At the conclusion of Taylor's testimony, the prosecution recalled Detective Webb as a rebuttal witness. Detective Webb testified that, during the investigation, she received a “notice of alibi investigation request” from officers investigating Taylor's involvement in the armed robbery. Taylor's proffered alibi was that, on the night of August 6, 1999, he was with Sharlisha Thomas and could not have possibly taken part in the armed robbery. On January 8, 2000, Detective Webb interviewed Thomas, who disclosed that she had received a phone call from Taylor while he was confined in the Milwaukee County Jail. According to Thomas, Taylor told her that the police would be contacting her and that she should tell them that he was with her on the night of August 6th, and thus couldn't have participated in the robbery. Detective Webb also stated that Thomas did tell her that Taylor had been with her some night in “early August,” but that Thomas could not remember if he was with her on the night of August 6, 1999 or some other night.
After Detective Webb completed her testimony, the court allowed the defense to recall Taylor to the witness stand. Defense counsel elicited from Taylor that he learned he was a suspect in the armed robbery on September 16, 1999, when an officer spoke with him while he was confined in the Milwaukee County House of Correction.6 On cross-examination, the prosecutor focused on Taylor's September 16 conversation with the officer. The prosecutor asked Taylor what he said to the officer, and Taylor stated that he denied any involvement in the armed robbery. The prosecutor then asked Taylor the following three questions:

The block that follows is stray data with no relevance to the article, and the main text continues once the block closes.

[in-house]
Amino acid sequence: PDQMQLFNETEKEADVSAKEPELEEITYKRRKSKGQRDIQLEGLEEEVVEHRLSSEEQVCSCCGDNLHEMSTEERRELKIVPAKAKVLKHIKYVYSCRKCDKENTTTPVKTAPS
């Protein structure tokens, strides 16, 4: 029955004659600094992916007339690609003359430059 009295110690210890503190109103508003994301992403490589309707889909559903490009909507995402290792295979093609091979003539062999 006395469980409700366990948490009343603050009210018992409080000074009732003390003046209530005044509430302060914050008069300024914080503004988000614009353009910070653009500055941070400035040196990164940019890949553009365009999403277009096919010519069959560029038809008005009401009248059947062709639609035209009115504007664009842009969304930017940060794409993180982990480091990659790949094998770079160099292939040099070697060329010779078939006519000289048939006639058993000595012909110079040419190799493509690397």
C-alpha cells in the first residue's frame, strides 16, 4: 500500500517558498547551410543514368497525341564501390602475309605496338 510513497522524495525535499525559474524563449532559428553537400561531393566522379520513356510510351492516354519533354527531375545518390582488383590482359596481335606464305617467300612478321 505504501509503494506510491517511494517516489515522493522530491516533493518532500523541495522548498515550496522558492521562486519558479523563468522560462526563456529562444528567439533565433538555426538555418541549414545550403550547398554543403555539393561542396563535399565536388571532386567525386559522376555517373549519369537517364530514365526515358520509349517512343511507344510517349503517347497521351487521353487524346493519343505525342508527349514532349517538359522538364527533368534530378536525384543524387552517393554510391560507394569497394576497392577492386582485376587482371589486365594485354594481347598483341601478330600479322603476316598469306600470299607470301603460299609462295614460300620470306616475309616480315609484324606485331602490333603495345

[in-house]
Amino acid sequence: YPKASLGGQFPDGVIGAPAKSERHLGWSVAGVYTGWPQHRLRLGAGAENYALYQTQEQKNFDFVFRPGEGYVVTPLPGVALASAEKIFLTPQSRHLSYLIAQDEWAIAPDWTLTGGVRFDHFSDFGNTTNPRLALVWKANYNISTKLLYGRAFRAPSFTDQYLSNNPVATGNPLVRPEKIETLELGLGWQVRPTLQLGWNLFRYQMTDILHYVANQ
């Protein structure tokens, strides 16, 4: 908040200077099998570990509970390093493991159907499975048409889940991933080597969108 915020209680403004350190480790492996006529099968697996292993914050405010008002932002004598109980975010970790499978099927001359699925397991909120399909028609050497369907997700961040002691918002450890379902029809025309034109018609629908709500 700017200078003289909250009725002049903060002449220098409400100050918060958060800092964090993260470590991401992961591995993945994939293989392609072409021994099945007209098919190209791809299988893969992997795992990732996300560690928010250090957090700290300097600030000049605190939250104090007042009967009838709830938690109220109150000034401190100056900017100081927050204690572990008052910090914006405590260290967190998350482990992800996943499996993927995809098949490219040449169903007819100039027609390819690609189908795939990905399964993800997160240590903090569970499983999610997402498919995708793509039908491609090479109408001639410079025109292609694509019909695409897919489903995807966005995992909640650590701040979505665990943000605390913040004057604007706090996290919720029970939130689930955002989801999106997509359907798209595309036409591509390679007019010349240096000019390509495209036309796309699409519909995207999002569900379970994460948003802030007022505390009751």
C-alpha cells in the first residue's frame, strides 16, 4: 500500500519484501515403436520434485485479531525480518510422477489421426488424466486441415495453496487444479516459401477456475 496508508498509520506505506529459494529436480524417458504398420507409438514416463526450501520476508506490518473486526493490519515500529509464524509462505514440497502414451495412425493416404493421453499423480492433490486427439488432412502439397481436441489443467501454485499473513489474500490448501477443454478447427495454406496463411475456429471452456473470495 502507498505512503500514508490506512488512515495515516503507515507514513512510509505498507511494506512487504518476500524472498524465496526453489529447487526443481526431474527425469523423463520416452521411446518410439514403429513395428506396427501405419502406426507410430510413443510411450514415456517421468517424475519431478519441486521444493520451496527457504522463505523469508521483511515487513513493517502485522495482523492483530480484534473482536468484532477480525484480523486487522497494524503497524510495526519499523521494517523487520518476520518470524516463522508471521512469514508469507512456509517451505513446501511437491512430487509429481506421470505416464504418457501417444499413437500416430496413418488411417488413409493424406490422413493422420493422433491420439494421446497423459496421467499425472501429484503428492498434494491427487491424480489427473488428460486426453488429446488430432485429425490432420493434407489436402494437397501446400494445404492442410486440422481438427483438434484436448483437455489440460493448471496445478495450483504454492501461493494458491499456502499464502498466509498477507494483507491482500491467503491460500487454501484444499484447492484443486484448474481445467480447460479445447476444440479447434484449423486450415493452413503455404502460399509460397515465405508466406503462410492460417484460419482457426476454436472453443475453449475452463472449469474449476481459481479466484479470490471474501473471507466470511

Q: And did you tell him you were with Sharlisha, or did you just tell him you didn't have anything to do with the robbery?
A: I told him I didn't have anything to do with the robbery because I didn't feel-
Q: Isn't it true that you didn't tell him anything about you [sic] were with Sharlisha on August 6, 1999?
A: No, I didn't. I didn't feel I had to because he asked me about the robbery. He didn't ask me where I was. He just asked me did I have anything to do with it.
Q: Okay. And you didn't feel it necessary to tell him where you were at the time the robbery happened; is that correct?
A: No, because he didn't ask me that. He just asked me did I have anything to do with the robbery. That was his question. I said, No. He said, Okay.
Taylor's testimony concluded the presentation of evidence.
On June 8, 2000, the jury found Taylor guilty of armed robbery as charged. The trial judge entered a judgment of conviction and sentenced him to a term of 25 years.